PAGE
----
<p>Terry Wyatt/Getty</p> Stelen Covel at the 2024 Country Music Hall of Fame Induction at Country Music Hall of Fame and Museum on March 18, 2024 in Nashville

Terry Wyatt/Getty

Stelen Covel at the 2024 Country Music Hall of Fame Induction at Country Music Hall of Fame and Museum on March 18, 2024 in Nashville

Related: Toby Keith Prided Himself on Loving Family Environment Out of the Spotlight: 'I Have Great Kids'

The voting, by a secret roster of industry insiders, was closed three days before Keith’s death, and Trahern said she wept as she realized he was going to his grave without learning the results. No one at the CMA, she said, knew at the time how close the artist was to death.

“For a while, there was a little bit of, ‘Oh my gosh, what a difference one day would make,’” she said. “But he’ll be in here [in the Hall of Fame], whether it was gonna be this year or if it was gonna be two years from now.”

<p>Terry Wyatt/Getty</p> John Anderson, James Burton and Toby Keith's son, Stelen Covel attend the announcement of the 2024 Country Music Hall of Fame Induction at Country Music Hall of Fame and Museum on March 18, 2024 in Nashville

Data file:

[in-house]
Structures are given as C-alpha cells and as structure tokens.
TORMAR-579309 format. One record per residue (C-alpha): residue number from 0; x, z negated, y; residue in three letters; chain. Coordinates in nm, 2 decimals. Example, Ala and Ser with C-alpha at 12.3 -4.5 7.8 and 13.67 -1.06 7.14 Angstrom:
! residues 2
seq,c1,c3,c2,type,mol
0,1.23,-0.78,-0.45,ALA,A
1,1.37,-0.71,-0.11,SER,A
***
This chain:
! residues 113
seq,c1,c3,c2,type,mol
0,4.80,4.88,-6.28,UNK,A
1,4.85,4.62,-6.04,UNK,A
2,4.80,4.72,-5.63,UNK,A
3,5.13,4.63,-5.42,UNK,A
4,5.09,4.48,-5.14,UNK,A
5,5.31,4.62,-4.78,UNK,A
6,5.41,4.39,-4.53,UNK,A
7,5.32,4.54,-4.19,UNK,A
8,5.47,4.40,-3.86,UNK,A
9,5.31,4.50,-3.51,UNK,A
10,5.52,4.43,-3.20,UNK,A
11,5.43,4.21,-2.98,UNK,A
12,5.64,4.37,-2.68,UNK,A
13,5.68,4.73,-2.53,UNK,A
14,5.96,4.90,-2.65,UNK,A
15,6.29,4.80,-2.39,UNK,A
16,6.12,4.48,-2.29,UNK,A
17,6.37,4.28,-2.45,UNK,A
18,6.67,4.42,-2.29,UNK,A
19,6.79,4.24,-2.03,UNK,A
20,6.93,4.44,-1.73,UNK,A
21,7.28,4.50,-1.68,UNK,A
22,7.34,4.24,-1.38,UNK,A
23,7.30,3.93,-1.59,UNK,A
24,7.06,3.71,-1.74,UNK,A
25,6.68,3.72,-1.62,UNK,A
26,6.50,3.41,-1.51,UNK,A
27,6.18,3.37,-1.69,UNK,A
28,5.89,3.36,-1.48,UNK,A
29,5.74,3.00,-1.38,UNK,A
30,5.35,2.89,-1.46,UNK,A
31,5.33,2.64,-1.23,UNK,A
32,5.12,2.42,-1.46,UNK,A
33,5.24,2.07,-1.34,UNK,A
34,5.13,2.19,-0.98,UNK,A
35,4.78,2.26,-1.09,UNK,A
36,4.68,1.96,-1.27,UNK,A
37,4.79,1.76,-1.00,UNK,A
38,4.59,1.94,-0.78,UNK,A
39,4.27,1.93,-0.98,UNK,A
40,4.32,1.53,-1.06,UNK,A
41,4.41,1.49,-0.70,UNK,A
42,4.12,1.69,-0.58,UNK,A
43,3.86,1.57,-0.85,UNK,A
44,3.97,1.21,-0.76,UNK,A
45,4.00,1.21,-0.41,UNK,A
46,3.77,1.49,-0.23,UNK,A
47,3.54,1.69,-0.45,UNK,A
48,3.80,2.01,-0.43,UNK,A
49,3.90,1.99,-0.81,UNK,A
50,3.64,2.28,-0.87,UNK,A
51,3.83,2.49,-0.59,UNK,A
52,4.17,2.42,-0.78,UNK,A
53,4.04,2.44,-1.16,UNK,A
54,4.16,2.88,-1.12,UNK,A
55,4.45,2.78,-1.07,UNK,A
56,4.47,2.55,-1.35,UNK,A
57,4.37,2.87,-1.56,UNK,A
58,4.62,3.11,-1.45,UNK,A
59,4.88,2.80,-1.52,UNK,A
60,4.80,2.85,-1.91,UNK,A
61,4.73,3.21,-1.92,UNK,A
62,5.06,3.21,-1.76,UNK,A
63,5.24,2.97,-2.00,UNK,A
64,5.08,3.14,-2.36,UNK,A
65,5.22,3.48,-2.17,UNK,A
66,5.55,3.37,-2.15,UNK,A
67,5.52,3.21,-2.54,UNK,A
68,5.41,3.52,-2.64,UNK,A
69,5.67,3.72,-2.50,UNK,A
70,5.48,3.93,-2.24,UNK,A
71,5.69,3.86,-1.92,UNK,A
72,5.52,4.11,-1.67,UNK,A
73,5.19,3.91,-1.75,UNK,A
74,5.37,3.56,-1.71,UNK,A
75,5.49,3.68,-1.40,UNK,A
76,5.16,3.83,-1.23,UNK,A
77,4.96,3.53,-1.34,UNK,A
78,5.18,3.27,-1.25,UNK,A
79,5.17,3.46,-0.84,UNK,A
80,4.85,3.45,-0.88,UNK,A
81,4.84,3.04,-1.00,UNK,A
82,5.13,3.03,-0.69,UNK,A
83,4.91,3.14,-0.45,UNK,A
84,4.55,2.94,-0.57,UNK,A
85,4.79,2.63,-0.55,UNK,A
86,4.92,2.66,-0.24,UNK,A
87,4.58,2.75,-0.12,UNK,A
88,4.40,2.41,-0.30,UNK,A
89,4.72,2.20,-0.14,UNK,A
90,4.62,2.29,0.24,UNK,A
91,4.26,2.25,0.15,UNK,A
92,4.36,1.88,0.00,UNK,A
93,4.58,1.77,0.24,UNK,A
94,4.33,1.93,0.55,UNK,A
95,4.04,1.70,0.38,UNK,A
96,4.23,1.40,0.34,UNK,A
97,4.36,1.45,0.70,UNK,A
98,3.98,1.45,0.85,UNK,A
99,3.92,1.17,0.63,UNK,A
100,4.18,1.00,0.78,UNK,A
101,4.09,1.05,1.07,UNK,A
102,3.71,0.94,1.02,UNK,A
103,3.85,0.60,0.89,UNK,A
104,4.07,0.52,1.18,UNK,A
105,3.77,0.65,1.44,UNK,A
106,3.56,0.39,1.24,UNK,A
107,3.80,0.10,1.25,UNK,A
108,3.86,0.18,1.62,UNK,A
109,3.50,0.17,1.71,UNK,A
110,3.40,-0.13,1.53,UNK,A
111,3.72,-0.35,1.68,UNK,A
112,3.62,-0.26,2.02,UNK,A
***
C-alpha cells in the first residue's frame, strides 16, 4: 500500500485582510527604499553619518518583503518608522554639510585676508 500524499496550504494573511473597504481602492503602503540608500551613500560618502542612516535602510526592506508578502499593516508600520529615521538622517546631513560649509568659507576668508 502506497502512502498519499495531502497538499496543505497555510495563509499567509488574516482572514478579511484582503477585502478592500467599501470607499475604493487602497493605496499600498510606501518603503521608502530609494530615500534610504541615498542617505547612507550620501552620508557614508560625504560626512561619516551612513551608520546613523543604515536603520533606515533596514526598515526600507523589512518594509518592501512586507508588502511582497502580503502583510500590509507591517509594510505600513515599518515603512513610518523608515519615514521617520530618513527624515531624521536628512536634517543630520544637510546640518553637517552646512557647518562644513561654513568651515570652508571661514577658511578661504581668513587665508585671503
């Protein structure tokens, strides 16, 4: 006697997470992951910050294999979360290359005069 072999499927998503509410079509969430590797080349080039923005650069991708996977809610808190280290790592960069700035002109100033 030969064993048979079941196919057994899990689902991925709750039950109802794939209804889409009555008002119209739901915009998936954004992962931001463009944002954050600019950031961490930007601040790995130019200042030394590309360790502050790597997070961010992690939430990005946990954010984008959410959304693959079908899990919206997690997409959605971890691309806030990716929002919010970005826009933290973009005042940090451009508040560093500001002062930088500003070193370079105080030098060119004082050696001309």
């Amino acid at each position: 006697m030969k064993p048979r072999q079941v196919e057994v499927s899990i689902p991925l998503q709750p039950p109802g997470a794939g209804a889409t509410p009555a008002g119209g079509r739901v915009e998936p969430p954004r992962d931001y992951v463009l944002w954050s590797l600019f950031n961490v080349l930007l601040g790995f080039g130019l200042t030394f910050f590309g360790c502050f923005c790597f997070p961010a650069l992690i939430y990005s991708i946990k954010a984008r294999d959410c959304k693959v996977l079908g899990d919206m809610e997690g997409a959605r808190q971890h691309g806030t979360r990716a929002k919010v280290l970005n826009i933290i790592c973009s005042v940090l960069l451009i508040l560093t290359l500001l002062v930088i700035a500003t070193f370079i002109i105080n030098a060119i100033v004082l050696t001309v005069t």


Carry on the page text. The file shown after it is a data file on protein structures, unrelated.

Terry Wyatt/Getty

John Anderson, James Burton and Toby Keith's son, Stelen Covel attend the announcement of the 2024 Country Music Hall of Fame Induction at Country Music Hall of Fame and Museum on March 18, 2024 in Nashville

Keith was elected in the modern-era category. John Anderson, whose lengthy career peaked in the 1980s and 1990s, is this year’s veteran-era inductee. In his remarks during the announcement, Anderson said his election “is probably the greatest honor I could ever receive. I’m still trying to get a grasp on just the reality of this happening to me.”